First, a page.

20ft Nemesis Cat

Discussion in 'Boat Design' started by Alexander Peter Bromley, Feb 24, 2021.

  1. Alexander Peter Bromley
    Joined: Apr 2020
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    Location: South Africa

    Alexander Peter Bromley Junior Member

    Hi Guys,

    I am beginning the build of a 20ft planning powercat, which is my design, boat hull designed in Maxsurf and finished in Rhino3D. This has been a dream of mine for a very long time and it is all coming together now, it is quite scary, stressful and exciting all at the same time.
    Boats application will be recreational fishing off the Cape waters, South Africa.

    LOA: 6.69m
    BOA: 2.4

    I will post some renders and pics if anyone is interested in following the build.
     

    Attached Files:

  2. Mr Efficiency
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    Mr Efficiency Senior Member

    Interesting ! I can't quite see the detail of the demi-hulls, but they seem quite "fat", what is the width of them from chine-to-chine ?
     
  3. Alexander Peter Bromley
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    Location: South Africa

    Alexander Peter Bromley Junior Member

    Hi Mr Efficiency, yes I have kept them fairly fat to keep the tunnel clearance for the designed displacement if I reduce demi-hull chine beam I will end up with my tunnel sitting in the water at rest. It is a bit of a design constraint on small cat of this size.
    It will make the boat a little less "efficient" and I'm predicting it will throw quite a lot of spray, but I am looking for soft ride qualities over "efficiency". This might make the boat a little less conventional but I guess you need to leave the realms of convention to find something different that hopefully performs well haha.

    Plug design attached.
     

    Attached Files:

  4. Mr Efficiency
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    Mr Efficiency Senior Member

    If it isn't a "secret", what is that measurement, I can't get an accurate idea from the pics ? I would say 2' should be about the limit for best results.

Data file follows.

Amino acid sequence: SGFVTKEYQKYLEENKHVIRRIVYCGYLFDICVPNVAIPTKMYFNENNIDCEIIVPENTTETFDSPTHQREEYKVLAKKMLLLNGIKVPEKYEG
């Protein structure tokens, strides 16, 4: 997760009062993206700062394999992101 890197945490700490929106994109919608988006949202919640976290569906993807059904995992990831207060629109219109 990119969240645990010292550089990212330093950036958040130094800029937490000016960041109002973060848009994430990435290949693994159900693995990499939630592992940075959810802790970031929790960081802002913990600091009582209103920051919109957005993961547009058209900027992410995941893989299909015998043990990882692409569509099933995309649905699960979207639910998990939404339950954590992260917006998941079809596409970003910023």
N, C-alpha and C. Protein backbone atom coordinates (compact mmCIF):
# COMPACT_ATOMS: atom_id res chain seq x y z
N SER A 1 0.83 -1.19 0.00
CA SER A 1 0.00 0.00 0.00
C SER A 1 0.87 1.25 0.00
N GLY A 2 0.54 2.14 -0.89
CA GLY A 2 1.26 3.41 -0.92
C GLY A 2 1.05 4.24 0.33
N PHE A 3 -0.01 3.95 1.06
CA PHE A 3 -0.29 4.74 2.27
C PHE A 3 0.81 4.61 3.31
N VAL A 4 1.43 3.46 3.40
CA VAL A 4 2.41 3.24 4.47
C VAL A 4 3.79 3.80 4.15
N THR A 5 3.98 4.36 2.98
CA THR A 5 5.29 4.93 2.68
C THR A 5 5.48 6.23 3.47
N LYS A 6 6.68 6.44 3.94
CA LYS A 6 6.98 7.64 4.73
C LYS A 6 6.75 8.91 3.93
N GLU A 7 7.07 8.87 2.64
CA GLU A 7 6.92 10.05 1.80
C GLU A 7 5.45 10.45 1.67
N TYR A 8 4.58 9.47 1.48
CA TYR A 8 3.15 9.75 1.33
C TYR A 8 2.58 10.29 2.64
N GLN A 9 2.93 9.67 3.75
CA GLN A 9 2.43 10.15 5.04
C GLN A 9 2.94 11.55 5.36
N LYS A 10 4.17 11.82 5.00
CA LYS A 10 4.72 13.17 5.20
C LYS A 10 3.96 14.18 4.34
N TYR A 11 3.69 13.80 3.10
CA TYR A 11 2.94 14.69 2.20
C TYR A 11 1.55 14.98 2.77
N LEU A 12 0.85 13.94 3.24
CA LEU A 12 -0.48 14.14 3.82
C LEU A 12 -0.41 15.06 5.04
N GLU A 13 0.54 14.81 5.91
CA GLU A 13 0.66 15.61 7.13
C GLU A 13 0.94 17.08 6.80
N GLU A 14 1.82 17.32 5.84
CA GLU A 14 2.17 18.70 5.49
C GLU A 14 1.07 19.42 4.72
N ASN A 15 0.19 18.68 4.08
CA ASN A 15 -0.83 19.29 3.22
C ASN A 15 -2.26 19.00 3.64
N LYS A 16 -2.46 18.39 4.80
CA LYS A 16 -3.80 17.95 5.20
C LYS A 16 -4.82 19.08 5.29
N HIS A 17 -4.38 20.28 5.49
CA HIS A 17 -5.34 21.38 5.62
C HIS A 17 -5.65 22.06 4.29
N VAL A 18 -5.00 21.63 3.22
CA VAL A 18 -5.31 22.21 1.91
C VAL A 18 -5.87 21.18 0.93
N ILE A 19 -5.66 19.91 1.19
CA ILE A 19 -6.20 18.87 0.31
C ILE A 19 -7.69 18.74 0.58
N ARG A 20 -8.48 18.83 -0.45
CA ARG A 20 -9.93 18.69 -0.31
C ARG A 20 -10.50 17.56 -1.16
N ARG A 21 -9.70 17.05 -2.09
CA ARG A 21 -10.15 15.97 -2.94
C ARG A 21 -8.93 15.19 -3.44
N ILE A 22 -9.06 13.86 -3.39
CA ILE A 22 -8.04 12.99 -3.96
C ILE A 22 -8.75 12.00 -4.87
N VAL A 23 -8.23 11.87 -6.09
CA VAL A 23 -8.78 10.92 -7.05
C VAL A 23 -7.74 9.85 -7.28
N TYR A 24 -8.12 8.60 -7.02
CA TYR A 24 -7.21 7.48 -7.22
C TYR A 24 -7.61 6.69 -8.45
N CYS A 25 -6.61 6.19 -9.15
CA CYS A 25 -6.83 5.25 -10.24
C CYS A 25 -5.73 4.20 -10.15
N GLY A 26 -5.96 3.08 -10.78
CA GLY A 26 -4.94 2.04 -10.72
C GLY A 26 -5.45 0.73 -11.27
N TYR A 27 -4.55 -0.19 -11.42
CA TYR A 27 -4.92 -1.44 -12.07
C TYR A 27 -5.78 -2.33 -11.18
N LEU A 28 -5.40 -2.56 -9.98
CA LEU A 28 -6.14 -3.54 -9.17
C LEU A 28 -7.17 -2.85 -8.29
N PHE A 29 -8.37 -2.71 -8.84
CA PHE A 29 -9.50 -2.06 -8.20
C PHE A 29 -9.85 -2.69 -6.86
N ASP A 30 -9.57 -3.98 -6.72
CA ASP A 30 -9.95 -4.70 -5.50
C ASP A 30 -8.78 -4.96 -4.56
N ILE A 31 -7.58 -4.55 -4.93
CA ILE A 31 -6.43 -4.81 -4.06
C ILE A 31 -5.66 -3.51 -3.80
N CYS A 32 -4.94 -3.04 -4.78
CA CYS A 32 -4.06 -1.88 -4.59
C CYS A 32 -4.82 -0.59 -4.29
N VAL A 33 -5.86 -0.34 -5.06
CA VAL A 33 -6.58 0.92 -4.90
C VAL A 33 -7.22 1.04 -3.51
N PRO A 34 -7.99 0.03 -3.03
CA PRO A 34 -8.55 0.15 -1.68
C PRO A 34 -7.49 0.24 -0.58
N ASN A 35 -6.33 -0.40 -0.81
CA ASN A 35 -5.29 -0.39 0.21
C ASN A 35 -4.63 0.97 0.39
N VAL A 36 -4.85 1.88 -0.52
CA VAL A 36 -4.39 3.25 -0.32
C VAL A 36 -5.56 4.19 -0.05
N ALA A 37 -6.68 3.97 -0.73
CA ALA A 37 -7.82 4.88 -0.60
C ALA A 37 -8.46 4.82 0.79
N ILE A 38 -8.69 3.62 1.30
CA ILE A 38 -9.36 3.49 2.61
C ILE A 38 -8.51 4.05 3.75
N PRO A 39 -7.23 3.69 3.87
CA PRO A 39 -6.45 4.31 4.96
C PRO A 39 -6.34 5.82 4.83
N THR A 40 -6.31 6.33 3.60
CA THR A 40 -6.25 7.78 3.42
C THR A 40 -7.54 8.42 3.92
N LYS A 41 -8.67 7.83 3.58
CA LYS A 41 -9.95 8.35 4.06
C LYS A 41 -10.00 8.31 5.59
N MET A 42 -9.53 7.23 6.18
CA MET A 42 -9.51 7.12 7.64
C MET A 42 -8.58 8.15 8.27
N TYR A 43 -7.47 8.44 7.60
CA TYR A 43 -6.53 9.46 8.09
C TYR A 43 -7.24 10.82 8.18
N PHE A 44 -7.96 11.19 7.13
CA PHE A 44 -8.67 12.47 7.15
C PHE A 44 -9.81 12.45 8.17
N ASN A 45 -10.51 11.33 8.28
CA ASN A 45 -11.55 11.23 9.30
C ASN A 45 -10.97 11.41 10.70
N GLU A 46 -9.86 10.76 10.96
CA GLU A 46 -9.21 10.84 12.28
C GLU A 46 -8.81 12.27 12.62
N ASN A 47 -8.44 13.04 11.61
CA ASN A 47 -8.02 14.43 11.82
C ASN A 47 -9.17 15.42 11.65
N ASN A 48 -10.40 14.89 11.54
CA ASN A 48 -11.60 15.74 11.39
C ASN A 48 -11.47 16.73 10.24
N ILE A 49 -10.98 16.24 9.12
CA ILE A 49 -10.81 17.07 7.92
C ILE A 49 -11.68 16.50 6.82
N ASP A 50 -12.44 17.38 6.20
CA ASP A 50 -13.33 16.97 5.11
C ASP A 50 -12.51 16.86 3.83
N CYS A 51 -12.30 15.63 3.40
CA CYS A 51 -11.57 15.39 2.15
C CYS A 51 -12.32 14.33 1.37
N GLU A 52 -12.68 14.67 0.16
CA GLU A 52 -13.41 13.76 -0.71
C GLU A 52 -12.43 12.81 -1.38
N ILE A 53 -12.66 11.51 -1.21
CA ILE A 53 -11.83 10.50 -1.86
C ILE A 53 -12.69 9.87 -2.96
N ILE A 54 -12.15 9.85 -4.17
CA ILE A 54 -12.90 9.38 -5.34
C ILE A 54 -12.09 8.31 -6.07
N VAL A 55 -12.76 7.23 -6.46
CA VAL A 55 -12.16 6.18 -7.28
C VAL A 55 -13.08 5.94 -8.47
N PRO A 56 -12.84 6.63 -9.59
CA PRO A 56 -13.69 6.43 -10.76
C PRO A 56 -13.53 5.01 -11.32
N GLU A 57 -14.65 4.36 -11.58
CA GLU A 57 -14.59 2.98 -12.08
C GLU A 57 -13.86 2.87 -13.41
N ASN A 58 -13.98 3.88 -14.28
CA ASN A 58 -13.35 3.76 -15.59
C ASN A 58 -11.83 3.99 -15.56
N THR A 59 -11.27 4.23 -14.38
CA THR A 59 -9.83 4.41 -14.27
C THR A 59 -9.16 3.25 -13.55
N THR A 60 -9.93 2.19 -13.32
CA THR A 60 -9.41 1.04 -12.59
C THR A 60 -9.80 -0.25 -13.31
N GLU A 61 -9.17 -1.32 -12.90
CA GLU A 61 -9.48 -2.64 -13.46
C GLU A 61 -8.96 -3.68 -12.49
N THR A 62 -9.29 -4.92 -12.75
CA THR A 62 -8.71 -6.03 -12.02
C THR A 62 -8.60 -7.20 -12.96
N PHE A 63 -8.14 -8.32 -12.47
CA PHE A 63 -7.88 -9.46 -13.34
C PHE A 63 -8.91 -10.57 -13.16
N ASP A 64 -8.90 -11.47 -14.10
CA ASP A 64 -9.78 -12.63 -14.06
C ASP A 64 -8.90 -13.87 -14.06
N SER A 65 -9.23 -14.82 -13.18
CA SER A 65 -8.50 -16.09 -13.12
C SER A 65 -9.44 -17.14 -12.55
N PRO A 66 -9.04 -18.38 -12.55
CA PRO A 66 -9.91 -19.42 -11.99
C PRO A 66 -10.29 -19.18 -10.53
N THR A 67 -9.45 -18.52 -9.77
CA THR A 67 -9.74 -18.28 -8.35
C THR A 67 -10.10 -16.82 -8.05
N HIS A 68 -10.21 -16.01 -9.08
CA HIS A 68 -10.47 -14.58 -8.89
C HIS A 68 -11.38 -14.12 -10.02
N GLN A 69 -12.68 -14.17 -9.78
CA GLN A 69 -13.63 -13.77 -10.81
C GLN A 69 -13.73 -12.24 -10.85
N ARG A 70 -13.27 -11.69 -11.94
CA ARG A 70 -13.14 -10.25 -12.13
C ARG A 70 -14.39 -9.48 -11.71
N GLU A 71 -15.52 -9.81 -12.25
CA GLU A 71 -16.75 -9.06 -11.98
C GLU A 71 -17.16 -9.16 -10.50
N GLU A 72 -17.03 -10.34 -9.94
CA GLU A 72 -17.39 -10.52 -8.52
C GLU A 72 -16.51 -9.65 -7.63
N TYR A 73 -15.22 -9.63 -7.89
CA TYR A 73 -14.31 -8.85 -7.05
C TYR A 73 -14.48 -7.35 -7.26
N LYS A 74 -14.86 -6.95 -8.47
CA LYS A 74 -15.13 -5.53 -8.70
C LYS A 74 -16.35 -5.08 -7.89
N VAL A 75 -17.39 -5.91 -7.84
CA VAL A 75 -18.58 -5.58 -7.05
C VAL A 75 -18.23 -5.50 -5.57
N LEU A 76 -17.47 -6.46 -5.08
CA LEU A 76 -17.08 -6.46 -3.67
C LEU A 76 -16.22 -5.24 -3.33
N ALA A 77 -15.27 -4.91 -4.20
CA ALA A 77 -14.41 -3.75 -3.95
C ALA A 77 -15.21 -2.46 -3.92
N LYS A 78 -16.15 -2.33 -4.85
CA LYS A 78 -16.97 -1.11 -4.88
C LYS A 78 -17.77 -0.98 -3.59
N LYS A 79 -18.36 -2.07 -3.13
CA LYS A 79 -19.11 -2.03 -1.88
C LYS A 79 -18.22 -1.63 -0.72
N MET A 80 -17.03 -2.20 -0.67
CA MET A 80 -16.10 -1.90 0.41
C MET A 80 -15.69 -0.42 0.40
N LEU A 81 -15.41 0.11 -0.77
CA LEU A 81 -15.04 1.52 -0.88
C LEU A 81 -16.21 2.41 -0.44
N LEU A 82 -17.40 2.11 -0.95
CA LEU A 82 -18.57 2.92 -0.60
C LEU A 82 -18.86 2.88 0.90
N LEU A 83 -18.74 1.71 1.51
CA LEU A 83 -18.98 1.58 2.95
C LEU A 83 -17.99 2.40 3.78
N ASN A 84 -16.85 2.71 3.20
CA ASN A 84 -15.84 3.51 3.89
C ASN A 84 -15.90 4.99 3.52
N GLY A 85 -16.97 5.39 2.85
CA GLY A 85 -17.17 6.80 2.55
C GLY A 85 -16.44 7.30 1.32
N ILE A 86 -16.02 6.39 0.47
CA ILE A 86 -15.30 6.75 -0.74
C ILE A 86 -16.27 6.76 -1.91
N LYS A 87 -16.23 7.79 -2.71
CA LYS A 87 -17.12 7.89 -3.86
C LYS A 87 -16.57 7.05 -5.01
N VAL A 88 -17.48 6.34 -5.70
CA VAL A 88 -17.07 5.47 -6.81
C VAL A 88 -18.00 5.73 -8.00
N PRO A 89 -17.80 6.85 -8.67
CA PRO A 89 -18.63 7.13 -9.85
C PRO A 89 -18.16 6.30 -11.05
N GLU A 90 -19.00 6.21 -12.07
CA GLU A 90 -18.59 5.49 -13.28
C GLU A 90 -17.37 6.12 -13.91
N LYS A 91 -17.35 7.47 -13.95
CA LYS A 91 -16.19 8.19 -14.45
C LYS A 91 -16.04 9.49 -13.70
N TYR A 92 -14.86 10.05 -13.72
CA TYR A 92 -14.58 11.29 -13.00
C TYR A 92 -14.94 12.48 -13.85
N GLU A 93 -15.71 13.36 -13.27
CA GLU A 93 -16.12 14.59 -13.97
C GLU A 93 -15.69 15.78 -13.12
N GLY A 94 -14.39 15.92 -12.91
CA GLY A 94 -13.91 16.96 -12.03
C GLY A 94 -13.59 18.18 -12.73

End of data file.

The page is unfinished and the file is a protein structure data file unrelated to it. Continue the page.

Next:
5. Alexander Peter Bromley
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    Location: South Africa

    Alexander Peter Bromley Junior Member

    Yeah it's a tough one because like I say if I bring my chine beam narrower it will sit with tunnel in the water, I don't want this. My demi-hull chine beam is 2.5ft, the benefits are a bit more planning surface for the demi's to run on, this raises my tunnel further out the water on the plane and makes the boat "sure-footed" on the plane which is my theory behind it.

    The knock off is lost slender hull efficiency, but I don't think it makes a huge difference because with the bigger planning area it should mean less wetted area on the plane where the slender hull may have more wetted area on the plane?

    What are the major pitfalls of the wider demi-hull?
     
  6. Mr Efficiency
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    Mr Efficiency Senior Member

    I notice a few of the power cats over there in SA have "fat" demi-hulls, sponsons, call them what you prefer, but the most successful designs in Australia do not, and they are well-proven, Sharkcat and Kevlacat. But they also don't have deeply veed hulls that end in a "sharp" apex, they employ planks and fairly wide chine flats. There is a whole range of reasons they have stuck to that formula, I am suspicious of fat-hulled power cats because they amplify the "barrel roll" dynamic instability of planing cats, that is worsened by light weight, wide hulls, low deadrise, and high speed. Combine a few of those together, and in certain wave conditions, they can go over, surprisingly easily. Not a problem with slender hulls, and heavy boats. They can't go fast enough to get into that trouble, largely ! You actually worsen that tendency by having a high centre of gravity underway, with hulls that lift the boat higher, and the high tunnel height makes it even higher. I can tell you the most successful design here smaller than your boat, the Sharkcat 560, had hull width of 22". I've done many thousand of miles in them under all conditions, never felt unsafe for a second.
     
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  7. Alexander Peter Bromley
    Joined: Apr 2020
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    Location: South Africa

    Alexander Peter Bromley Junior Member

    You bring bring up some great points and I agree with all of them and we were actually discussing this on an SA boatfishing forum.

    The funny thing was one of our worst performing boats over here was based on a Sharkcat, take nothing away from Sharkcat I think the South African designer just made a few mistakes and it didn't turn out to be a great boat and broached quite a bit. The boat somehow lacked what the legacy of Sharkcat is riding on.